Educators Can Look Ahead To ‘Augmented’ Role

First published Forbes.com June 30. A recent consumer survey indicates that educational tutoring is the human job most expected to be wiped out by Artificial Intelligence (AI) in the next five years.

Bot.Me: A Revolutionary Partnership by PwC reveals the public’s steady acceptance of AI, particularly in customer service roles.

Among 2,500 respondents, 58% saw tutoring by AI bots displacing real people in five years,  even more likely than that of human tax preparers (54%), health coaches (46%), or doctors (22%).

Source PwC

The report’s lead author, PwC Head of AI, and Data & Analytics, Anand Rao however seeks to reassure that AI will not simply be “taking our jobs,” in the education industry or beyond.

“There is fear out there that AI is automating our jobs, taking jobs away. That ‘AI is bad. We want to remove that fear.

“People will be working with AI, man and machine together. That’s how technologies have evolved in the past, there’s no reason to think it will be any other way in the future. As AI gets better, humans will stay involved, and get better with AI.”

Rao this week presented another PwC study on the macroeconomic impact of Artificial Intelligence to 2030, at the Annual Meeting of the New Champions 2017, in Dalian, China—World Economic Forum Global Summit on Innovation, Science and Technology. The study was produced in partnership with the Fraunhofer Institute.

In its various AI briefings, PwC makes the distinction between autonomous intelligence where machines act on their own, and augmented intelligence where people+machines to do things they otherwise couldn’t do.

Says Rao, in augmented intelligence, “the human is still in the loop. Both humans and AI are learning, teaching each other. We will see more combination of man and machine in every sector.”

He anticipates, “AI can shift human tasks from menial to strategic, freeing up time for innovation and the broader, bigger-picture thinking that can lead to transformation.”

The PwC studies do not suggest how many or how extensively humans will be needed as partners in augmented AI systems, that is, what percentage of the disrupted workforce will make it into higher-order creative jobs vs. fall into unemployment.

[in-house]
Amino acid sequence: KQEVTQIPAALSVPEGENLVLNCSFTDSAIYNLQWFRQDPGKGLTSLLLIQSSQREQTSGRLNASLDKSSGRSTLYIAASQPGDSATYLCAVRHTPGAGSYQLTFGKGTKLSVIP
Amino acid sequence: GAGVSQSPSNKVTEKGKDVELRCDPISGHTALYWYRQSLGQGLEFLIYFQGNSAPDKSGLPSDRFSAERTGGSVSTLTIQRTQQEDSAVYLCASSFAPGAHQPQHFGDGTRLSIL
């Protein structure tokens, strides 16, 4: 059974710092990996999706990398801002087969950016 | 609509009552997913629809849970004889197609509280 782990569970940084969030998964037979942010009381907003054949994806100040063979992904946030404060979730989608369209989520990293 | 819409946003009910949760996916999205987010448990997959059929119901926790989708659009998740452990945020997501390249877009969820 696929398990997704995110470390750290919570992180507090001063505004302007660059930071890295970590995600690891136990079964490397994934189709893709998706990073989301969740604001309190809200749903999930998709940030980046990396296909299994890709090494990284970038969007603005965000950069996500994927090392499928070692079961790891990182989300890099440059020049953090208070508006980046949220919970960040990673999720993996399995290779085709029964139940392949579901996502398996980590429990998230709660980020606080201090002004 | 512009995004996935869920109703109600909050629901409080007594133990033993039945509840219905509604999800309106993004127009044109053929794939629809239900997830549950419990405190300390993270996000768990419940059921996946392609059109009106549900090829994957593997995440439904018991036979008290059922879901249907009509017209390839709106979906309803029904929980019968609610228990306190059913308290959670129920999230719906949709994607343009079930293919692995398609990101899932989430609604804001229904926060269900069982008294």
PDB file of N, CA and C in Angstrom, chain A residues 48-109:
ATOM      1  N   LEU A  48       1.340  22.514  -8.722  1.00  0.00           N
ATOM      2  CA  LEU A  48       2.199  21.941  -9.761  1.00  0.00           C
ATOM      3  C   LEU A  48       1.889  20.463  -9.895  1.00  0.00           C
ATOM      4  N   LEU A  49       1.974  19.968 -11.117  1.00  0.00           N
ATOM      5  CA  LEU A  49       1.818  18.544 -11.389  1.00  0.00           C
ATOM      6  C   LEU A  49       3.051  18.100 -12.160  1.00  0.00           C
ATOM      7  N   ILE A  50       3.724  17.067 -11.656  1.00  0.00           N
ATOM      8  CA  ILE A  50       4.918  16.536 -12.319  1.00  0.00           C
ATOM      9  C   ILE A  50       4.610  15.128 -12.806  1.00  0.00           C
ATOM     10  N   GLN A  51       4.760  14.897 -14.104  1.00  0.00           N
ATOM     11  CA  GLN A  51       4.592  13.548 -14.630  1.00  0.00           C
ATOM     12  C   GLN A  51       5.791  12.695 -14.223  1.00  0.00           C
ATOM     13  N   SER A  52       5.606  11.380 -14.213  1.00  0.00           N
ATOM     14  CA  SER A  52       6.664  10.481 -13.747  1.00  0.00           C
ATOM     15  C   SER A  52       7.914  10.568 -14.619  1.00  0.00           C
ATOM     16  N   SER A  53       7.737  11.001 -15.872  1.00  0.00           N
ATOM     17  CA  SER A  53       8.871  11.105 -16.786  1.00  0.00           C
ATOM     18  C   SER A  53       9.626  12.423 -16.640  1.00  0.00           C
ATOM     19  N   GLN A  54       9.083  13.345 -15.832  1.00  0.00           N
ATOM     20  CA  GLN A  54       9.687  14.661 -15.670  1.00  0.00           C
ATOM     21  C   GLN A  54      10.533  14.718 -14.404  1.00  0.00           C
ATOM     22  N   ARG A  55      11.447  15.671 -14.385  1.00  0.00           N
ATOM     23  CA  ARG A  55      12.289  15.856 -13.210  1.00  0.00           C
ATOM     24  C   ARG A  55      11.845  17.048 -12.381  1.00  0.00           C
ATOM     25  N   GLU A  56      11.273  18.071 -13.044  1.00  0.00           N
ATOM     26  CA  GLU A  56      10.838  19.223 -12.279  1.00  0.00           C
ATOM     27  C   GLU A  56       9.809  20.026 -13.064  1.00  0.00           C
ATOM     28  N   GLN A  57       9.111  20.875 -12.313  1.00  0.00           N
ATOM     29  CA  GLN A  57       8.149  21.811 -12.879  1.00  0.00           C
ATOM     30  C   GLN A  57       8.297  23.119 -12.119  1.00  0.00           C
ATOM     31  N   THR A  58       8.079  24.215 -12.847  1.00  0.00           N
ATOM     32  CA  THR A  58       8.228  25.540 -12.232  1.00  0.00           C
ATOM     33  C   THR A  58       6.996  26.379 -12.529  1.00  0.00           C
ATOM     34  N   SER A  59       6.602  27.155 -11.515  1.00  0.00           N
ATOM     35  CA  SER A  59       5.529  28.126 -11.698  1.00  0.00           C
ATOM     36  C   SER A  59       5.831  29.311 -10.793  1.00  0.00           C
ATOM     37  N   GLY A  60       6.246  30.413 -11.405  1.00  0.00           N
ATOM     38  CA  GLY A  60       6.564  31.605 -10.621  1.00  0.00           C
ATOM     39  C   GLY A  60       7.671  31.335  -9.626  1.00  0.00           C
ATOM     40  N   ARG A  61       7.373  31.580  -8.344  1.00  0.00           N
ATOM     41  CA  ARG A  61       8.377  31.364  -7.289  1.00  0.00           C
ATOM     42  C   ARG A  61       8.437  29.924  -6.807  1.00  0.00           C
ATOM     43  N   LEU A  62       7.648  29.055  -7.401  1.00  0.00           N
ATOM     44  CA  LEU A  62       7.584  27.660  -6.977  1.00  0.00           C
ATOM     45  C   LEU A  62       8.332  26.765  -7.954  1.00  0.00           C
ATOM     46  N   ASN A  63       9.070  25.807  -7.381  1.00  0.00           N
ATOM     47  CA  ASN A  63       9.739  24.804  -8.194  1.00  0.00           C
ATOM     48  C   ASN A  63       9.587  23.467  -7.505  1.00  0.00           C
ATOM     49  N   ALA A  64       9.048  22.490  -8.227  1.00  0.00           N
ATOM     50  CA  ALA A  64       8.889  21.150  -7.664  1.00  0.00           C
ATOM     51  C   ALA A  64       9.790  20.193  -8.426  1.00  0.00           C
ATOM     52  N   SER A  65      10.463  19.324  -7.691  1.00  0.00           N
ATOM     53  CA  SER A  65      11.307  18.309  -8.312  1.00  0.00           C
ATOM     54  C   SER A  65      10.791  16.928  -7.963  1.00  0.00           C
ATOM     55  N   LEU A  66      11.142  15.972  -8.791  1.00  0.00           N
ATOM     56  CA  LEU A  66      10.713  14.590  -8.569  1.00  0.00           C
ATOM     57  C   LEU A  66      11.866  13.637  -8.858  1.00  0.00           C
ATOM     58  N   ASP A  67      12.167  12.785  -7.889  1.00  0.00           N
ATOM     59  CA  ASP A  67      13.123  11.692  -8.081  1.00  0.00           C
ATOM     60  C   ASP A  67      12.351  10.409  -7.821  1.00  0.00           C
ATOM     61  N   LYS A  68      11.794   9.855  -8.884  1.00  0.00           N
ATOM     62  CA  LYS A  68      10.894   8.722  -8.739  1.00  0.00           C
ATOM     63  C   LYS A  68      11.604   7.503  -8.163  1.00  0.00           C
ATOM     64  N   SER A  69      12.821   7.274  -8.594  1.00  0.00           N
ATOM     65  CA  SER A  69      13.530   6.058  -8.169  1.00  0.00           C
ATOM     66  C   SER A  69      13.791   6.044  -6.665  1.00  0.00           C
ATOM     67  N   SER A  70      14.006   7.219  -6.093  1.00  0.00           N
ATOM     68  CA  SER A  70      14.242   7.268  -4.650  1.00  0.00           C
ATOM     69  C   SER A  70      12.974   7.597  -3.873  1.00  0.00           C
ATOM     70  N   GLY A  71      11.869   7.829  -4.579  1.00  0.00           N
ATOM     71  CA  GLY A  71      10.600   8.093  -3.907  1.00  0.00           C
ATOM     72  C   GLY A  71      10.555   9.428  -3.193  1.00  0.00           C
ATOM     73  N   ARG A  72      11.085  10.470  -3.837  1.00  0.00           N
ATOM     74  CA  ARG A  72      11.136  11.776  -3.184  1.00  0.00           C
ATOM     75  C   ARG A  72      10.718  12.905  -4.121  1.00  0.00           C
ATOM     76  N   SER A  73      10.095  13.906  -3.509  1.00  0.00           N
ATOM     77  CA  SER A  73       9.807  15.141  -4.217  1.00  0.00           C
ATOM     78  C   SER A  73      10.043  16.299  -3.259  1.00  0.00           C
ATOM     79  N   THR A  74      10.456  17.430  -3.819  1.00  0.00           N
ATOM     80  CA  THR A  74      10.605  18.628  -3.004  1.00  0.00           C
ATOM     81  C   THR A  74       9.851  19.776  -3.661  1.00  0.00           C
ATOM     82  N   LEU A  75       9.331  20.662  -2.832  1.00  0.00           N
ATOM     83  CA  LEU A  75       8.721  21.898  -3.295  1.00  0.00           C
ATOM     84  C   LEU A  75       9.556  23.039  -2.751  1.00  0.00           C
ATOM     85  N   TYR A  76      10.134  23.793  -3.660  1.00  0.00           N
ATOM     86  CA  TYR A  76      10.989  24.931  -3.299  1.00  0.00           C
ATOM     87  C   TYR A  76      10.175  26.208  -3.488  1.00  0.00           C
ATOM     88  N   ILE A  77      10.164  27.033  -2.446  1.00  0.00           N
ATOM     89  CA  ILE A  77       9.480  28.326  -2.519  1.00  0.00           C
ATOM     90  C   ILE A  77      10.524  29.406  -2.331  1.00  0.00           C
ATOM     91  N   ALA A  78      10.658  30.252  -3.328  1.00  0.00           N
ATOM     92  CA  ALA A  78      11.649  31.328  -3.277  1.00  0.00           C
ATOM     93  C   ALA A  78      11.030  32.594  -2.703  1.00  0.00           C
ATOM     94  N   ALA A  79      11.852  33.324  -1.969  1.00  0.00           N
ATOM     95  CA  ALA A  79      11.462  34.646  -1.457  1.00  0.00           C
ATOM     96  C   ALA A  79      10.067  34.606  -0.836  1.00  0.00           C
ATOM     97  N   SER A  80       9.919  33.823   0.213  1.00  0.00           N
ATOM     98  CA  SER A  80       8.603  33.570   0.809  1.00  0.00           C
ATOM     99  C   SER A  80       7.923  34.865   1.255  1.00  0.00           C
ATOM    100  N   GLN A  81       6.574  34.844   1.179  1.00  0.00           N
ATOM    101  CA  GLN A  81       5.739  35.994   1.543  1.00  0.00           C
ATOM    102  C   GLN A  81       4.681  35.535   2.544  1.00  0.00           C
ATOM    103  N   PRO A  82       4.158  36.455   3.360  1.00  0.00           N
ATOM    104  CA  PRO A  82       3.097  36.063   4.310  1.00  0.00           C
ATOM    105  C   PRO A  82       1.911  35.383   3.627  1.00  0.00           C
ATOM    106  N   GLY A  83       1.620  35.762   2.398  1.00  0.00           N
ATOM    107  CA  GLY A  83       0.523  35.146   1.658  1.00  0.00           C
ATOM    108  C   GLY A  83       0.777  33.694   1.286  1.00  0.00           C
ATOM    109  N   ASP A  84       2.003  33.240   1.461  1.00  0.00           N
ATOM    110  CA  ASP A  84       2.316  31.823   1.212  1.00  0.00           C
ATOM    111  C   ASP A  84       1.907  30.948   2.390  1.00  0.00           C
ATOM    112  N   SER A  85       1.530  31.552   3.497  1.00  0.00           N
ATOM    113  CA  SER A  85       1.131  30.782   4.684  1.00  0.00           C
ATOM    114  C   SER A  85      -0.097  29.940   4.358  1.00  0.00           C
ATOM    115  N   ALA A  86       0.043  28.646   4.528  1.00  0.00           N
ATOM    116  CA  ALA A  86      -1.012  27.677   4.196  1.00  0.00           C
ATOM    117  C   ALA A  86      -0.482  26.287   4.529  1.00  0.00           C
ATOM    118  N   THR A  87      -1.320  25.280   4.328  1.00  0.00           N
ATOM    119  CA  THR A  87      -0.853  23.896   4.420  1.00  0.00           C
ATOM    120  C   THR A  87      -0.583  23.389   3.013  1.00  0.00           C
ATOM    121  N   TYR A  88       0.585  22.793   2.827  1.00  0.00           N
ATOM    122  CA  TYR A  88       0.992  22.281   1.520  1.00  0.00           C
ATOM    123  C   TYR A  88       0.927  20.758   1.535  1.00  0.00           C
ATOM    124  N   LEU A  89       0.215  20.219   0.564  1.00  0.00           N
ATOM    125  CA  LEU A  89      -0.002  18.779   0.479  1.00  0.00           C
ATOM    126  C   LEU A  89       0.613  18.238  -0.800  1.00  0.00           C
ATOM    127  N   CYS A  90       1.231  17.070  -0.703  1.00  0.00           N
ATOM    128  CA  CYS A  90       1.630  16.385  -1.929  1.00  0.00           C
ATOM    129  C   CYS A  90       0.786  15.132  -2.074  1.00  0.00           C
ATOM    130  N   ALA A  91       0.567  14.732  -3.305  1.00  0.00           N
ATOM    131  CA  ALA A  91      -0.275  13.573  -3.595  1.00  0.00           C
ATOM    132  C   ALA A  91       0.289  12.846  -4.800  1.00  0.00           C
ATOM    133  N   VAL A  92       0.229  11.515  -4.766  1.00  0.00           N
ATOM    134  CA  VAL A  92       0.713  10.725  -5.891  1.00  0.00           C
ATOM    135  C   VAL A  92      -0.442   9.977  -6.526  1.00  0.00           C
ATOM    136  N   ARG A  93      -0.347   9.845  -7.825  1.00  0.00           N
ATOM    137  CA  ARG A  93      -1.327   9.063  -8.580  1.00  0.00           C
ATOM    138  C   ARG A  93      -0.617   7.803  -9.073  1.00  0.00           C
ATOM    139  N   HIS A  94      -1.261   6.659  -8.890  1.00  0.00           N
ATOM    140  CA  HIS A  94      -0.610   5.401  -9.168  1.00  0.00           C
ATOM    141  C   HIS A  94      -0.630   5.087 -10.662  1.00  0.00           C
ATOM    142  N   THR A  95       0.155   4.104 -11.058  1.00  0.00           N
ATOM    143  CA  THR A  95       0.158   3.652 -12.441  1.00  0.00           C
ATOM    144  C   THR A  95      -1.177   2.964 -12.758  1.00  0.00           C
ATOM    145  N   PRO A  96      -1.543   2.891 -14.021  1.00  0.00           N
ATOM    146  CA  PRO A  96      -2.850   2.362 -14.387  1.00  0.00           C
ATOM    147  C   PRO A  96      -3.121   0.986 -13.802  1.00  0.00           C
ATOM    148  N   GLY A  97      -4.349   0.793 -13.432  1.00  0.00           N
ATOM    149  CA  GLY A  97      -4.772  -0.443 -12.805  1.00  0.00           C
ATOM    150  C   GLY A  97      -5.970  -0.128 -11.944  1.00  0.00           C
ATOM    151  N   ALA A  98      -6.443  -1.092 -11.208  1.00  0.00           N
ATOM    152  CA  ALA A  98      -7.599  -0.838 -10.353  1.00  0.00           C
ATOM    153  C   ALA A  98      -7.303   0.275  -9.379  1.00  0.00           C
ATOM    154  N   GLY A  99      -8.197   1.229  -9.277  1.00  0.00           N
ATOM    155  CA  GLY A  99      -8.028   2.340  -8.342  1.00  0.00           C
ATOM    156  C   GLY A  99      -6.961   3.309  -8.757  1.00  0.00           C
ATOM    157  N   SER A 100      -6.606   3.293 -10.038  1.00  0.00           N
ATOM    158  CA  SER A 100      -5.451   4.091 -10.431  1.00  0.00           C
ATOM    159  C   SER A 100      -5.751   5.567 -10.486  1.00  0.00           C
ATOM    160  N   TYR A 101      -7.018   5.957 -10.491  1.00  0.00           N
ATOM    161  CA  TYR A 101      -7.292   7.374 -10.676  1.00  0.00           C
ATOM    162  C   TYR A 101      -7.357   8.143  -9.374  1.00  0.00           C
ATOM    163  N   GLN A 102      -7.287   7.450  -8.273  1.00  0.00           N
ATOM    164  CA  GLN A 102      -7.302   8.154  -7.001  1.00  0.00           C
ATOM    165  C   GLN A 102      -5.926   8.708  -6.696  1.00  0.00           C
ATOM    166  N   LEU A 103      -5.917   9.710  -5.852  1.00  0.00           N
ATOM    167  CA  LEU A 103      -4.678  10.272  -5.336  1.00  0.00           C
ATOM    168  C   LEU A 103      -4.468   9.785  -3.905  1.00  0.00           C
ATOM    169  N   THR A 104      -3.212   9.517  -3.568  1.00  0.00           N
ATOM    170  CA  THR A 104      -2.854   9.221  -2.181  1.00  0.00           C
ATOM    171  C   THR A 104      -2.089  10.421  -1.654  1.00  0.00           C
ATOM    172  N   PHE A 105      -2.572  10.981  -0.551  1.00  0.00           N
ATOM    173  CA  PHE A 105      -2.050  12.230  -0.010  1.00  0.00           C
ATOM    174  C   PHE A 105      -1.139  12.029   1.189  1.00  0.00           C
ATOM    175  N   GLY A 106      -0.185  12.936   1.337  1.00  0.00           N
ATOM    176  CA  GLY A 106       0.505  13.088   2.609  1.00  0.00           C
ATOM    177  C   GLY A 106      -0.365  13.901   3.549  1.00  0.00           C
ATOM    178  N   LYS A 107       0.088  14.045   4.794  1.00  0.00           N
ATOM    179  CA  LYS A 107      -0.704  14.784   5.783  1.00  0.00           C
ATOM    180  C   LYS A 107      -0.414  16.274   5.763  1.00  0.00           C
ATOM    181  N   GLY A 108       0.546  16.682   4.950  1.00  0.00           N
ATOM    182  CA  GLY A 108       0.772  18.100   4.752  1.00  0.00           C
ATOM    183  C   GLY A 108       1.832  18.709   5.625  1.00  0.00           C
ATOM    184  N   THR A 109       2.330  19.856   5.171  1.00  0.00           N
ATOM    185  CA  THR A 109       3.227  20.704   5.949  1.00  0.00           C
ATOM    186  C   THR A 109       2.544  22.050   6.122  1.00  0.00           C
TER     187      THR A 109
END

In another study among the myriad emerging on AI’s business and workplace impact, McKinsey & Company last year  found that around 30% of tasks in 60% of occupations will be automated.

Following laudable industry foresight principles it however cautions on over-anticipating the pace of change, mitigating breathless tech-disruption expectations with the power of legacy systems and cost-benefit realities:

“In practice automation will depend on more than just technical feasibility. Five factors are involved. Technical feasibility; costs to automate; the relative scarcity, skills, and cost of workers who might otherwise do the activity; benefits (eg. superior performance) of automation beyond labor-cost substitution; and regulatory and social-acceptance considerations.”

With regard to education particularly, Rao says that university and professional or executive education providers will need to change the way they are educating, and what human roles and skills they are educating for, so students don’t end up qualified for jobs that are AI’d away.

His unit at PwC has recently built artificial intelligence applications for university and EdTech client companies, particularly to enhance and personalize the human learning processes.

“AI offers the ability to generate insight into how people learn, and to personalize learning to every individual for better results.

“As you study, AI will learn from you,” says Rao. “It will give each learner the learning style they need.”

This illustrates the human+machine getting better with AI prize, but it remains unclear how many tutors or ordinary classroom teachers will see a piece of this.